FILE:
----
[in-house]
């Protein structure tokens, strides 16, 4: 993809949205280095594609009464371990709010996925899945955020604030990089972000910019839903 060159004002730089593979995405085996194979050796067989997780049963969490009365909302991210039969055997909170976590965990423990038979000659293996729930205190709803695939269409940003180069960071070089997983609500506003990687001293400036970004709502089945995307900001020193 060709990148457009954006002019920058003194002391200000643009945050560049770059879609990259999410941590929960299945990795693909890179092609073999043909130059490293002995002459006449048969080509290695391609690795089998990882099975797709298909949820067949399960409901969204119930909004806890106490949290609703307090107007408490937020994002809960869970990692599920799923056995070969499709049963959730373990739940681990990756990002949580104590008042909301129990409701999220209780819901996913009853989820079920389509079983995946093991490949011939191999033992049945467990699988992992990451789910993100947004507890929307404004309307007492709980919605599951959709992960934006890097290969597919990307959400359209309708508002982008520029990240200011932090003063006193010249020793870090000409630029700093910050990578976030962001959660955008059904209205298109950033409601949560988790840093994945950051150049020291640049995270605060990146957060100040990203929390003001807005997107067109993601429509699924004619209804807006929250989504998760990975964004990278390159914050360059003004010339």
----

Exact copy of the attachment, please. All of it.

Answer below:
[in-house]
């Protein structure tokens, strides 16, 4: 993809949205280095594609009464371990709010996925899945955020604030990089972000910019839903 060159004002730089593979995405085996194979050796067989997780049963969490009365909302991210039969055997909170976590965990423990038979000659293996729930205190709803695939269409940003180069960071070089997983609500506003990687001293400036970004709502089945995307900001020193 060709990148457009954006002019920058003194002391200000643009945050560049770059879609990259999410941590929960299945990795693909890179092609073999043909130059490293002995002459006449048969080509290695391609690795089998990882099975797709298909949820067949399960409901969204119930909004806890106490949290609703307090107007408490937020994002809960869970990692599920799923056995070969499709049963959730373990739940681990990756990002949580104590008042909301129990409701999220209780819901996913009853989820079920389509079983995946093991490949011939191999033992049945467990699988992992990451789910993100947004507890929307404004309307007492709980919605599951959709992960934006890097290969597919990307959400359209309708508002982008520029990240200011932090003063006193010249020793870090000409630029700093910050990578976030962001959660955008059904209205298109950033409601949560988790840093994945950051150049020291640049995270605060990146957060100040990203929390003001807005997107067109993601429509699924004619209804807006929250989504998760990975964004990278390159914050360059003004010339």